A New Year Starts to Take Shape

January 10, 2013

Last year was a difficult one for the world economy, but 2013 has begun on an upbeat note. 

  • The full and immediate drag of the fiscal cliff on the U.S. economy was watered down considerably by a last-minute accord between Republicans and Democrats.  Additional positive buzz came from predictions of a coming plunge in U.S. dependency on imported oil.
  • The United States and Canada reported solid labor market figures for December.
  • The U.S. manufacturing and service-sector purchasing managers indices each climbed more than a full point.   
  • Euroland’s composite PMI advanced to a nine-month peak.  The euro area’s economic sentiment index improved 1.3 points last month to a six-month high.  Other sentiment indicators like the Sentix and the German business climate compiled by IFO also improved.
  • In the euro area, sovereign debt market strains continue to subside.
  • The Japanese Nikkei-225, which advanced 11.2% in the final 2012 quarter, continued to move upward on promised more forceful fiscal and monetary support.  That share price index has already risen 2.5% in 2013.  European and U.S. equities also have performed quite well.
  • The latest messages from the Federal Reserve (via FOMC minutes) and European Central Bank (today’s press conference) accentuate the positive view that 2013 will be a better year than 2012.
  • China remains a wild card, but a hard landing of that economy is not thought to be likely.

Since the onset of the financial crisis, the dollar, yen, and Swiss franc have generally thrived when risk-off strategies were employed.  That is not the backdrop, however, that presents itself lately.  Accordingly, dollar/yen has appreciated around 1.5% since the start of the new year, but the dollar has not been well-bid otherwise.  The largest losses (a bit more than 1.5%) among the major relationships this site follows regularly have been at the expense of the New Zealand and Australian dollars, followed by a 0.7% drop against the Canadian dollar.  The euro and Swissie show minuscule net changes, but that’s a lackluster dollar performance for the start of a calendar year.  To wit, the U.S. currency has on average during the past 36 years appreciated 1.1% between end-December and mid-January against the euro and/or D-mark, including a 2.3% advance in 2012.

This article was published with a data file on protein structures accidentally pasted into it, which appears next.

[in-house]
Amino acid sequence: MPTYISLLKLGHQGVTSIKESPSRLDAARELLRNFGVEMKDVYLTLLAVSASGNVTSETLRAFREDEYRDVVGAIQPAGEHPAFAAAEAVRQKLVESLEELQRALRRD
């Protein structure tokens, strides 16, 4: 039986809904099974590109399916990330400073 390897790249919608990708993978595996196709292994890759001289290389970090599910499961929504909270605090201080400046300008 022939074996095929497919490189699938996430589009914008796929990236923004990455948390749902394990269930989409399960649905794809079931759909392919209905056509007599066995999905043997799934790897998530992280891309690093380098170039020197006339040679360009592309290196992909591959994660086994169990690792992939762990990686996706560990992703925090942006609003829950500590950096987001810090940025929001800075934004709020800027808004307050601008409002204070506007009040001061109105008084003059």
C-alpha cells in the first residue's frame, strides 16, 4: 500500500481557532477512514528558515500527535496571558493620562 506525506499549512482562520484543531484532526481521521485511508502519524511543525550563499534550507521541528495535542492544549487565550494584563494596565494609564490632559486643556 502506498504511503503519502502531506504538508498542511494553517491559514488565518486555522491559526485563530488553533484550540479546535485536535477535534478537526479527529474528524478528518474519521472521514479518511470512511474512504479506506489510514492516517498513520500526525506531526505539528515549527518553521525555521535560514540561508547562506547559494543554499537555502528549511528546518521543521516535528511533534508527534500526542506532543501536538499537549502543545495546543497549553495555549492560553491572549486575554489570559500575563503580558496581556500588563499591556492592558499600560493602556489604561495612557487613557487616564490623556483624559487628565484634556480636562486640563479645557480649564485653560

If the early days of 2013 indeed herald a less strained year ahead, 2013 could see continuing better performances from commodity currencies, the euro, and Swiss francConversely, the yen would be likely to slide, which is the espoused goal of the new LDP government there.  Handicapping currencies is a very humbling activity because of 1) the intrinsic counter-intuitive nature of currency swings, 2) very large growth and political risks that persist, and 3) the small sample of days gone by this year compared to the number left.  That being said, if one starts with the premise that the yen, dollar and Swissie will weaken relative to the euro, yuan and commodity currencies, some round figures come to mind as possible objectives currency values.  These include $1.40 per euro, 95 yen per dollar, and 1.25 francs per euro.  It is not very unreasonable to imagine that the Australian dollar will rise more sharply against its U.S. counterpart than the mere 1.6% net gain notched in 2012.